2. Stakeholder interests
The UK rarely finds itself short of footballer-related scandals and yet, over the last two decades, you would be hard-pushed to find a single one involving Milner. Part of his success stems from a continual focus on doing the right thing both by himself and his football stakeholders – team-mates, managers, fans and so on. Such a mindset has kept him at the top of his game while also helping avoid harmful PR issues through his career.
As investors, we too are always on the look-out for businesses that put the interests of their stakeholders ahead of a ‘profit at any cost’ mindset – whether that be ensuring they pay all their employees fairly, manage their relationships with suppliers appropriately or act with proper consideration towards the surrounding community.
All else being equal, businesses that strive to do right by their stakeholders offer a greater probability of improved shareholder returns over the longer term. Furthermore, from a risk-management perspective, investing in a portfolio of companies that adopt this kind of stakeholder-centric approach should reduce the likelihood of individual company-specific controversies occurring that may affect overall fund performance.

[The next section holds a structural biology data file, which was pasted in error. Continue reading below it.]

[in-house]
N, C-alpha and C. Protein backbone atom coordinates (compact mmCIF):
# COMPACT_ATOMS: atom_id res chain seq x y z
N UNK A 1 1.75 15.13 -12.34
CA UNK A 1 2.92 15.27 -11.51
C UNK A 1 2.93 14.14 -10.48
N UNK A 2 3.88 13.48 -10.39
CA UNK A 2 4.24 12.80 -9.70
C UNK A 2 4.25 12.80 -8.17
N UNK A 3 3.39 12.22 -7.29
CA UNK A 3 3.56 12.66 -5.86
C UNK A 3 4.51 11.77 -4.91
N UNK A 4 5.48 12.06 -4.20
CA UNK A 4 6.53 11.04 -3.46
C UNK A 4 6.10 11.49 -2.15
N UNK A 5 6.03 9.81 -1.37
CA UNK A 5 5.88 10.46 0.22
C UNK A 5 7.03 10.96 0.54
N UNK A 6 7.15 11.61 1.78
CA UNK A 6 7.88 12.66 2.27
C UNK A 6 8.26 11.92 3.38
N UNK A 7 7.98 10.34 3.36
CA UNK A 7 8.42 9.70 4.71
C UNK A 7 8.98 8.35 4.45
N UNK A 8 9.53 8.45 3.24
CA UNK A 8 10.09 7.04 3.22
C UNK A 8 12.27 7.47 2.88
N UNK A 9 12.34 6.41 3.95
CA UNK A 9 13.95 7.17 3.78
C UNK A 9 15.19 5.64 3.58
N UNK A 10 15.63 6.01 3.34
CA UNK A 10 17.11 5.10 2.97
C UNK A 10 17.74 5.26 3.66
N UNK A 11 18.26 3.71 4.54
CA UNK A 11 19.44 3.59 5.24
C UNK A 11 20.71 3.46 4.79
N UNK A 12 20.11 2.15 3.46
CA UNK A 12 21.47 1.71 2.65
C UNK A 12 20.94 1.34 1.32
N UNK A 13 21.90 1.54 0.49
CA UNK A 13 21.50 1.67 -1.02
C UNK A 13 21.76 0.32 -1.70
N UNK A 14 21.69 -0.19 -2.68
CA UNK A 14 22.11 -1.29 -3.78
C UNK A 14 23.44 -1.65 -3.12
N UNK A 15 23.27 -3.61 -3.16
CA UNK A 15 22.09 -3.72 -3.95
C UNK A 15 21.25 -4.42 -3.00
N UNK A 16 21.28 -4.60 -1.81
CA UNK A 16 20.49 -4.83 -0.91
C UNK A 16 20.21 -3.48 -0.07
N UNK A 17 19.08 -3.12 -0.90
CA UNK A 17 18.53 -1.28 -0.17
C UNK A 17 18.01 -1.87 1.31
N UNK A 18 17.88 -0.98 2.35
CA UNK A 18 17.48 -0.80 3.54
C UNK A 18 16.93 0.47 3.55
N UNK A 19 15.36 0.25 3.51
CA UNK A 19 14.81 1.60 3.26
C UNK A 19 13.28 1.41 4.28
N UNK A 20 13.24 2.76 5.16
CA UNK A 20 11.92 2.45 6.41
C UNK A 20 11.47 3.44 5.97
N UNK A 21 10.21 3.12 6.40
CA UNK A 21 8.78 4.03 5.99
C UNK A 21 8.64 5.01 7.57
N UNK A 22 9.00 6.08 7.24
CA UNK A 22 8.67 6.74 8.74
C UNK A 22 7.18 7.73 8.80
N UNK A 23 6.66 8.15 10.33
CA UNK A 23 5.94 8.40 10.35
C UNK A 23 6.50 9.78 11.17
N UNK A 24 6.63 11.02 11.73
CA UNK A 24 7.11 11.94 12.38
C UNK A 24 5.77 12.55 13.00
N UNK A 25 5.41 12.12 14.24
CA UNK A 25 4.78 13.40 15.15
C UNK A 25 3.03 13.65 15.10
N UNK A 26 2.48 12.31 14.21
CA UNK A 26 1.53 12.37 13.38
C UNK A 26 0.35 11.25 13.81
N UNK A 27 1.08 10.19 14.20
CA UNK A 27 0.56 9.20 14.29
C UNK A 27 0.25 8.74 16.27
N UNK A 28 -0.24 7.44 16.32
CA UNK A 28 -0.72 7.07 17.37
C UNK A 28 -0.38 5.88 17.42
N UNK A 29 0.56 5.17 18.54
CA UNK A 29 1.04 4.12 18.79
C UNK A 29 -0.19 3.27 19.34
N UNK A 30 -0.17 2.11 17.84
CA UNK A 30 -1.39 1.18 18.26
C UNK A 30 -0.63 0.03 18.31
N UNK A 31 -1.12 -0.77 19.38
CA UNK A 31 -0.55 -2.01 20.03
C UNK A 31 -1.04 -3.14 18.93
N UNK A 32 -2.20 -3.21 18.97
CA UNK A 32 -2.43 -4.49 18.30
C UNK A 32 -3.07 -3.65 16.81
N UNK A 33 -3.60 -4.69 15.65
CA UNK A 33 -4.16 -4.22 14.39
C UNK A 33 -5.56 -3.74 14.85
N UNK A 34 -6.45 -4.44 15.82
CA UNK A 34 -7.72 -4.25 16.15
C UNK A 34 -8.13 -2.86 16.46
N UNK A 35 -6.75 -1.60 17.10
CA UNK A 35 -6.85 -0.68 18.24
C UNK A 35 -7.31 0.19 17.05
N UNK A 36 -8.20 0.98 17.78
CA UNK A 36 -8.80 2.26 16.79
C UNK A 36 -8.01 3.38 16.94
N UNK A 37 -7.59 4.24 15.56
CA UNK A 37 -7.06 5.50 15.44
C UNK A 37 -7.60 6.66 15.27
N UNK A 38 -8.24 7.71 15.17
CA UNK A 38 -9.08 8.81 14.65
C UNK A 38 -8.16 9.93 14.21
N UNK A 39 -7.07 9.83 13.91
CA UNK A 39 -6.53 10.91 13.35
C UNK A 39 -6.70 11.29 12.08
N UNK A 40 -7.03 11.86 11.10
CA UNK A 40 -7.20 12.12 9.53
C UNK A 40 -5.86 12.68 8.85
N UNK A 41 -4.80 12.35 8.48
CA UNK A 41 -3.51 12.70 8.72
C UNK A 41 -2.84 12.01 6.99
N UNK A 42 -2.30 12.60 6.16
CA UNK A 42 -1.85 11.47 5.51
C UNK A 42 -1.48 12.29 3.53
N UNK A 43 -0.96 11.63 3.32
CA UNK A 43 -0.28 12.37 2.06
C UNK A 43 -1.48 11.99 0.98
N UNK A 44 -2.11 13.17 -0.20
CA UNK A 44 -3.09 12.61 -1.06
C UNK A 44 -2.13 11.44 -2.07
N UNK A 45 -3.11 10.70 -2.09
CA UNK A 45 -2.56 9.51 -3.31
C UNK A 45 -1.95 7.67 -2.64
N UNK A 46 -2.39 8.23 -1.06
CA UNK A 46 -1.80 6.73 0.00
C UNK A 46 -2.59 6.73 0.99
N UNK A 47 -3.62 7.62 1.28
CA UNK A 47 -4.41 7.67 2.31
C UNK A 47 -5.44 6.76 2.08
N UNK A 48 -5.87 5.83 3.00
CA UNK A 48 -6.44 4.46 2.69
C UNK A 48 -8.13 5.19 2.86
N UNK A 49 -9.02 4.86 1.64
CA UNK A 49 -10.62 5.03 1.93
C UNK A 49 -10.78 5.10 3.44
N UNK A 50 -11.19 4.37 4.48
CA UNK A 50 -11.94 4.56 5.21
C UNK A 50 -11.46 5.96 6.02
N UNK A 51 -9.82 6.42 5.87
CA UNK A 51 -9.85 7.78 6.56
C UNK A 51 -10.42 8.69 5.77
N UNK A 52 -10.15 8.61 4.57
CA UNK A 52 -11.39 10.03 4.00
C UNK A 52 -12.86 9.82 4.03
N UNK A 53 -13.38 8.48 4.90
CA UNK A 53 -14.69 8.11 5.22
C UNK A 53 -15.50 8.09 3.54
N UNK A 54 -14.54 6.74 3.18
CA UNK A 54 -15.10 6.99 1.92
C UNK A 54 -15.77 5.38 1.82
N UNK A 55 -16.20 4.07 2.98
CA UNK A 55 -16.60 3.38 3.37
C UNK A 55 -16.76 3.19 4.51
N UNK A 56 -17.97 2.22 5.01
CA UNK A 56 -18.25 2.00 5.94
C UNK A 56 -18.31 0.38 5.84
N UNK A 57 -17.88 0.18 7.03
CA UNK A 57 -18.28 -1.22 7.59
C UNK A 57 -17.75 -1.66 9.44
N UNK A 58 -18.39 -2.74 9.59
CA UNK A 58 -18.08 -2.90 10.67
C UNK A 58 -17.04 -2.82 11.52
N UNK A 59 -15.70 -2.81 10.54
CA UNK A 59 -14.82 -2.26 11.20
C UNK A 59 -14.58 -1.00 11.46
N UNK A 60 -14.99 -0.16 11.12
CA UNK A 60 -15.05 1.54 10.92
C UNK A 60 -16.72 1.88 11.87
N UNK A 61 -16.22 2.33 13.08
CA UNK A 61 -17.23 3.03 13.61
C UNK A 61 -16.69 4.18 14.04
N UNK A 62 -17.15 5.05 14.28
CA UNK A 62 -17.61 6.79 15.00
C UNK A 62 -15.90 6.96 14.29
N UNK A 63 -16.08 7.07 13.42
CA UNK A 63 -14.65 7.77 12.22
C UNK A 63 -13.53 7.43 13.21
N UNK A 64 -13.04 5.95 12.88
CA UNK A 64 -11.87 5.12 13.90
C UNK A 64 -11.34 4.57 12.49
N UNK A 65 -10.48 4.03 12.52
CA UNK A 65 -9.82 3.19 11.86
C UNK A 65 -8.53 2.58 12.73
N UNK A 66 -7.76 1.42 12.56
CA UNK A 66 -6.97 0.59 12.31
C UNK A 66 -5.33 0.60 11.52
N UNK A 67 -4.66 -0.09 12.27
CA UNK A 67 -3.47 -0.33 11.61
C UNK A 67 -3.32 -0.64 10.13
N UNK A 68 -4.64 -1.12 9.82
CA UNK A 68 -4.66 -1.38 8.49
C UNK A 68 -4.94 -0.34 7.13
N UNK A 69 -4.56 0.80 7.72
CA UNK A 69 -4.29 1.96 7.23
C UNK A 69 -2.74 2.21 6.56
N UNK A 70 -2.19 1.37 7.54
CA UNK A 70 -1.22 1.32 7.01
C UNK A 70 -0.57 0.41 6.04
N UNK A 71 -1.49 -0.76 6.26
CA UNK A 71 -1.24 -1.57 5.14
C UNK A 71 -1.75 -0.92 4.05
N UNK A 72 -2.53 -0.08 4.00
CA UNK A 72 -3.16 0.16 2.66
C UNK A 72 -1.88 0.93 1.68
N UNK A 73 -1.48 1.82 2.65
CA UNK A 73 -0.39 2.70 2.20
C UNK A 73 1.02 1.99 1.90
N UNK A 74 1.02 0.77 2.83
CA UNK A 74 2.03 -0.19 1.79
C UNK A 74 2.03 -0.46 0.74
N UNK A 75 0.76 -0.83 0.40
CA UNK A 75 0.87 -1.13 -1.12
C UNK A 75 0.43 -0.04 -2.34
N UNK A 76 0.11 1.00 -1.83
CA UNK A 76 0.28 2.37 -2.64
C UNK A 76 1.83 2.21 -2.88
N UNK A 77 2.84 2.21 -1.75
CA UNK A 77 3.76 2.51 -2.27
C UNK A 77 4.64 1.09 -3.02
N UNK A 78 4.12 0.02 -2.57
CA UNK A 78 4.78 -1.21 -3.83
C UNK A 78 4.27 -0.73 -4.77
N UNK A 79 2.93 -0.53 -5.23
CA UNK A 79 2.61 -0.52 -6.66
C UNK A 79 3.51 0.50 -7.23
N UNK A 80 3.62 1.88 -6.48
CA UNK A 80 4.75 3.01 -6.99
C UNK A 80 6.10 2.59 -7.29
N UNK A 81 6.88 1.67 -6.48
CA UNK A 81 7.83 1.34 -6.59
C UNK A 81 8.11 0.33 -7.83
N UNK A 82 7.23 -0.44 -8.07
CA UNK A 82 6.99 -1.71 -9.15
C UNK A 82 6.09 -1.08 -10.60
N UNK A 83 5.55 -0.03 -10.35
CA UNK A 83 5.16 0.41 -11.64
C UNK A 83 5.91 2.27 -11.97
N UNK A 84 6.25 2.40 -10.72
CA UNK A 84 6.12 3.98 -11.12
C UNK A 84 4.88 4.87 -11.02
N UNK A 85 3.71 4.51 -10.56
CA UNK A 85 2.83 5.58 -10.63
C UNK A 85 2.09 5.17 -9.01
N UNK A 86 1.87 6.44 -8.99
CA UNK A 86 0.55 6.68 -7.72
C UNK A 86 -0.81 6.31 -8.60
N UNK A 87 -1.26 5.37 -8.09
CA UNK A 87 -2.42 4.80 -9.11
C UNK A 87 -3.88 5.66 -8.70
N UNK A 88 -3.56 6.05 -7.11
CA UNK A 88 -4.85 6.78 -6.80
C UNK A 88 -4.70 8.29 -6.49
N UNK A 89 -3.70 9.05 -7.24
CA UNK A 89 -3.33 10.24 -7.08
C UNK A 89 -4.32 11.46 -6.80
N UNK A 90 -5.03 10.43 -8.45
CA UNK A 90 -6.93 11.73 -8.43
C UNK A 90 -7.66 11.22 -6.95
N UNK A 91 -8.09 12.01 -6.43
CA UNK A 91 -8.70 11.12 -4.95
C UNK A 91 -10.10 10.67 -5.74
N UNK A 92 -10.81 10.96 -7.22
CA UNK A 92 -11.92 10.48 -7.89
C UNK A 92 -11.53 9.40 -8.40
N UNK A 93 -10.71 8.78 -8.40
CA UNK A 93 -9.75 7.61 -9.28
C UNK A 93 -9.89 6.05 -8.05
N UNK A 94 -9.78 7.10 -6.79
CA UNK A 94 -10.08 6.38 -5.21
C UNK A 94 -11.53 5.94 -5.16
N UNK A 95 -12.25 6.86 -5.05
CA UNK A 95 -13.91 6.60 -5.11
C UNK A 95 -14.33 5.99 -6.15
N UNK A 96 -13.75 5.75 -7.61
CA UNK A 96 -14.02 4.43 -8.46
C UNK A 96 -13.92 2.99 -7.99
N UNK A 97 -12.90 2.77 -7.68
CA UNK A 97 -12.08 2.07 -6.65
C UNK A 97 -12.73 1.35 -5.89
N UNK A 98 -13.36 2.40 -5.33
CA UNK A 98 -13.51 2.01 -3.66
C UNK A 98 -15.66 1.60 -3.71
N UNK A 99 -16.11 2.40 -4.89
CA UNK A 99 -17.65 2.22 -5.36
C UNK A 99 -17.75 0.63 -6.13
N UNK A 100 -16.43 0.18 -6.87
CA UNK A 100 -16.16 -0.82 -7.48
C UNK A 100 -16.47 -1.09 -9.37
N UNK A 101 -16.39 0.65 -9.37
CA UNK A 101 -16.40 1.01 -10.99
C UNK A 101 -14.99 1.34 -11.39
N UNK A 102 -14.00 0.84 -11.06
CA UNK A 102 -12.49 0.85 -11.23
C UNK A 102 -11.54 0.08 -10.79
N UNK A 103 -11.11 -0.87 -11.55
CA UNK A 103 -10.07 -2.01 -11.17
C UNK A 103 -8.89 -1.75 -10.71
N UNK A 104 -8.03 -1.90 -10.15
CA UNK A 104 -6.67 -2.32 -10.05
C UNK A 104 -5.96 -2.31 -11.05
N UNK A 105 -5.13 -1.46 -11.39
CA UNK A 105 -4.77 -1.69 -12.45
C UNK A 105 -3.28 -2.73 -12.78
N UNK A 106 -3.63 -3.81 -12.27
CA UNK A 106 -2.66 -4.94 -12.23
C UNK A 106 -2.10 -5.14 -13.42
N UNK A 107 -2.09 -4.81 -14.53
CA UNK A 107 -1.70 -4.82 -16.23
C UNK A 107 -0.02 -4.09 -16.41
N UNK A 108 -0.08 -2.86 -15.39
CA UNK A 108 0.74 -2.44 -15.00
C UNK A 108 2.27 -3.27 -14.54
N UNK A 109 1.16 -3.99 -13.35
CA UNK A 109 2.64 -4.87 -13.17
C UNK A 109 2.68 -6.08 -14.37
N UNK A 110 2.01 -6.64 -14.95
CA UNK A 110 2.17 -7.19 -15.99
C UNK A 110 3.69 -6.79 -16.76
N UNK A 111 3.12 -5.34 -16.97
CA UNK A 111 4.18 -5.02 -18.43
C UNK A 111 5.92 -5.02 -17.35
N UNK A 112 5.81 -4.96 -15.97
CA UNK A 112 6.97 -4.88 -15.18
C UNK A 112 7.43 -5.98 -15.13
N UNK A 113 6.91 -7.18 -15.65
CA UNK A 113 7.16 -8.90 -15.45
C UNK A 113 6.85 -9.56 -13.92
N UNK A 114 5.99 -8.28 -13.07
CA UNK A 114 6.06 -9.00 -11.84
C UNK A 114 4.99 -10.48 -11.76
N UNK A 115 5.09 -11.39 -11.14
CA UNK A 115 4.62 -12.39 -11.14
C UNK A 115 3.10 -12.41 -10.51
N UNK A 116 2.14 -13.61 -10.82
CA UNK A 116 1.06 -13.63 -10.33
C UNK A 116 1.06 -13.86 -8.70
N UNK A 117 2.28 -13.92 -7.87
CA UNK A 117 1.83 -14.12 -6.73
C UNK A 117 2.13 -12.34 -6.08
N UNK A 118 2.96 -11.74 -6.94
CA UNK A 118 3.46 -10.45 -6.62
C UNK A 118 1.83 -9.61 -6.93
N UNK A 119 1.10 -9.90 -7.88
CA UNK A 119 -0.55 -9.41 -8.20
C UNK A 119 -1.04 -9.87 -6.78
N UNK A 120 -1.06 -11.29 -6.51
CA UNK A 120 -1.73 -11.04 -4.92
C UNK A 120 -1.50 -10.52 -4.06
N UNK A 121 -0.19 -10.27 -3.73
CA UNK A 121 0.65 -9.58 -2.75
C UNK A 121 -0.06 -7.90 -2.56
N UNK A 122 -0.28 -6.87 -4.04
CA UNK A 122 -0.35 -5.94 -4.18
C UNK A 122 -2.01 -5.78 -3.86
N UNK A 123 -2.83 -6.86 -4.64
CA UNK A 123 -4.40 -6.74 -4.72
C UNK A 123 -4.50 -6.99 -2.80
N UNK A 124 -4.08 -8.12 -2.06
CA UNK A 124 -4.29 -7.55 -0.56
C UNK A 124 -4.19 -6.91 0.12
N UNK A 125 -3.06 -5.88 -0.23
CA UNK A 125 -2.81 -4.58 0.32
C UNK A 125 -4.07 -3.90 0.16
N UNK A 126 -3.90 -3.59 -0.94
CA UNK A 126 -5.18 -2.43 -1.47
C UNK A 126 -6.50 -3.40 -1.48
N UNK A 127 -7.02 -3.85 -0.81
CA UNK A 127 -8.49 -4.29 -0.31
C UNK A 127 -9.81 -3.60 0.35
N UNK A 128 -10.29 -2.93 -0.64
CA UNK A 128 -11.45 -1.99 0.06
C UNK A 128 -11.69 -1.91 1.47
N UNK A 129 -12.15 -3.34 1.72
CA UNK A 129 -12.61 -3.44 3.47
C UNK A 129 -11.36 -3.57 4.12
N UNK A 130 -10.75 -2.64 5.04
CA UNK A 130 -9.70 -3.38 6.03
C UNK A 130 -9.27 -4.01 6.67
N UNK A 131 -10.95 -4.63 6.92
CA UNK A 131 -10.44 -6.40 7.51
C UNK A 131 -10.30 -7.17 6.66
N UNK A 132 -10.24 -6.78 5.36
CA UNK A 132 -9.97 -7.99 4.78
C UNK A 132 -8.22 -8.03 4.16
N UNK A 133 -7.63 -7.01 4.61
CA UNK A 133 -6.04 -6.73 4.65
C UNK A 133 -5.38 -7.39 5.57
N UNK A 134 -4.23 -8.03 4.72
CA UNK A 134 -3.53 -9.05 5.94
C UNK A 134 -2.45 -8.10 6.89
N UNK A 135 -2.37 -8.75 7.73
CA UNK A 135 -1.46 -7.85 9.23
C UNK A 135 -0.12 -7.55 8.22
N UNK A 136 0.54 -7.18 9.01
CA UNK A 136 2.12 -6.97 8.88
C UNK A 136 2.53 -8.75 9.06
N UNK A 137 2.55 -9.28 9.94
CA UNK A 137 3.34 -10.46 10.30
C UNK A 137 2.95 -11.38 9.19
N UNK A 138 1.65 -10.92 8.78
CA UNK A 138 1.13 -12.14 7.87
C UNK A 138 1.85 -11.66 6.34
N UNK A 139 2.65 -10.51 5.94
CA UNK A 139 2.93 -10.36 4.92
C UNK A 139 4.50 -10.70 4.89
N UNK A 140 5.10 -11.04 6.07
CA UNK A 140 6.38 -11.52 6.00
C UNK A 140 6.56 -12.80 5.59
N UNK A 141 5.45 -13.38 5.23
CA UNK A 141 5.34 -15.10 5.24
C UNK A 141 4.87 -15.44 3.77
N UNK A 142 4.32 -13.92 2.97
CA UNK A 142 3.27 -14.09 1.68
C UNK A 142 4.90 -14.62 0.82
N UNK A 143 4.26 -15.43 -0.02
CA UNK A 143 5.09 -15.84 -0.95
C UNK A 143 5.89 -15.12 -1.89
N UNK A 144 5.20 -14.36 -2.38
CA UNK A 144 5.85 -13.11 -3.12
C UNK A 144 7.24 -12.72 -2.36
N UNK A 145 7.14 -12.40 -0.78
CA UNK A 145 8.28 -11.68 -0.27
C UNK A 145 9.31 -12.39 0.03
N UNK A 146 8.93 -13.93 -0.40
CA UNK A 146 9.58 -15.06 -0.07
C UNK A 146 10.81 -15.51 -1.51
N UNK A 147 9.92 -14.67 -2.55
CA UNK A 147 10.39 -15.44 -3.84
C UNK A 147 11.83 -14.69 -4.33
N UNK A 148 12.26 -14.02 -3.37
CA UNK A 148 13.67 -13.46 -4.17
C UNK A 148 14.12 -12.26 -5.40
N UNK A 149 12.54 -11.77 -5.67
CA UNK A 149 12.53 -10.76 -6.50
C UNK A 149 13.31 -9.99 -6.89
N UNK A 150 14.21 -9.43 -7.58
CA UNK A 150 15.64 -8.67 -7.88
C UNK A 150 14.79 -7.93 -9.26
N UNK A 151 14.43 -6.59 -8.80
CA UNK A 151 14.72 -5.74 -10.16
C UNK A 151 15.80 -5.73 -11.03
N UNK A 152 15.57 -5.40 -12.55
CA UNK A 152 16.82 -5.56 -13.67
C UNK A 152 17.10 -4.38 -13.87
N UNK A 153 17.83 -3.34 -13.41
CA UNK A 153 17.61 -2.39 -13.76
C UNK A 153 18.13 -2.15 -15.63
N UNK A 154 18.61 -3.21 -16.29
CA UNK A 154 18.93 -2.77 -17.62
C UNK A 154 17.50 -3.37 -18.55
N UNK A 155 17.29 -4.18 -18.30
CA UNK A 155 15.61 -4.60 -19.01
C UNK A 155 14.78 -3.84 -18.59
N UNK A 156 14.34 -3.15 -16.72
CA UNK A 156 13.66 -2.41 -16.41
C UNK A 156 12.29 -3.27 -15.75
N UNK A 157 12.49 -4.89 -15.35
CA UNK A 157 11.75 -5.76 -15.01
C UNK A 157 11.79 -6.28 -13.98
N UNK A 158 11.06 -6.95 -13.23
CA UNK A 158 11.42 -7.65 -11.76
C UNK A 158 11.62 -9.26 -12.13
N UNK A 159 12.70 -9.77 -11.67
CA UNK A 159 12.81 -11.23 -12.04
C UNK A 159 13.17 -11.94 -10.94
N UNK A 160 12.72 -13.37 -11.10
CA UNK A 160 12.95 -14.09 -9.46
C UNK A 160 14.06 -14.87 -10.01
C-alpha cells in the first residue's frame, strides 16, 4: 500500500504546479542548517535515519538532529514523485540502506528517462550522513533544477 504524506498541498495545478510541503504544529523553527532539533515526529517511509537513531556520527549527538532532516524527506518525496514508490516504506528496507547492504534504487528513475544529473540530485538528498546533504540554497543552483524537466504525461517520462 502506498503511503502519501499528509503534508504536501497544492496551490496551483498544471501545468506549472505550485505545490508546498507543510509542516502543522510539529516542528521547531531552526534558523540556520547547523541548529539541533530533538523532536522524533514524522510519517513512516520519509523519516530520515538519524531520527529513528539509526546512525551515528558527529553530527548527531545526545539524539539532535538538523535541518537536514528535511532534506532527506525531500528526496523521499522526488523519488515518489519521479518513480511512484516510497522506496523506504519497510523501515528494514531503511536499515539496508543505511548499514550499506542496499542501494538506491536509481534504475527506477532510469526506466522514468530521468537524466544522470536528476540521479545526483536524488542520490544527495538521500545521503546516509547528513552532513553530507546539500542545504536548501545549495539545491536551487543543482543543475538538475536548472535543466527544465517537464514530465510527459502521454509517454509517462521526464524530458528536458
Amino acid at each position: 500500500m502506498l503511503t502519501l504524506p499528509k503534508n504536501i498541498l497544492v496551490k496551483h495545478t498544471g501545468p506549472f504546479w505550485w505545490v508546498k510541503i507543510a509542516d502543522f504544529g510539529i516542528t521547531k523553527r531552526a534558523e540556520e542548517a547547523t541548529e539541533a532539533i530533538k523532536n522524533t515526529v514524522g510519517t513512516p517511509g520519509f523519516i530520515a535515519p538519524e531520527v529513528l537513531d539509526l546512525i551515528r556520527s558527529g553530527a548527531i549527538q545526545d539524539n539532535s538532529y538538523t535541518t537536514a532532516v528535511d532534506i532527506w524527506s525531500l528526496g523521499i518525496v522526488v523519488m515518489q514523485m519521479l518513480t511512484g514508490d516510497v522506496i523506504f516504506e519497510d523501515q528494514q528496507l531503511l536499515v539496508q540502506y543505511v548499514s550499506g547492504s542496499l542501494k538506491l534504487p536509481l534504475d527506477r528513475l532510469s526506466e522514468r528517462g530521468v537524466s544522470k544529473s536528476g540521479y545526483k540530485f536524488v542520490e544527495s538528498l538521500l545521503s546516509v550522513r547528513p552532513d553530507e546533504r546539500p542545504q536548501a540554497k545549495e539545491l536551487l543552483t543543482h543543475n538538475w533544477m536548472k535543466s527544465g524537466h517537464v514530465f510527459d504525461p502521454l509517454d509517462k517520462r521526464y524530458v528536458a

3. Adapting to change
In the near two decades he has been a professional footballer, Milner has played for six different clubs as well as earning more than 60 caps for England. Wherever he has played, he has learned to adapt his own game to the different demands made of him by more than a dozen managers as well as to the evolving challenges of football as a whole. Again, this adaptability has contributed hugely to his elongated success within the sport.
Similarly, we want the companies we invest in to show us they are listening and adapting to the evolving requirements we have as shareholders and, importantly, as agents of our clients. With ‘net zero’ targets, for example, we want to see not only verbal commitments, but practical plans and tangible actions to help them achieve these goals. When it comes to sustainability, company actions really do speak louder than words.
These are just three factors among many that can contribute both towards long-term success as a footballer and being a best-in-class company from a sustainability perspective. Comparable principles can be shared by companies and individuals alike and businesses looking to prosper for the long term could do a lot worse than study the actions of James Milner as he closes in on 20 years in top-flight football this November.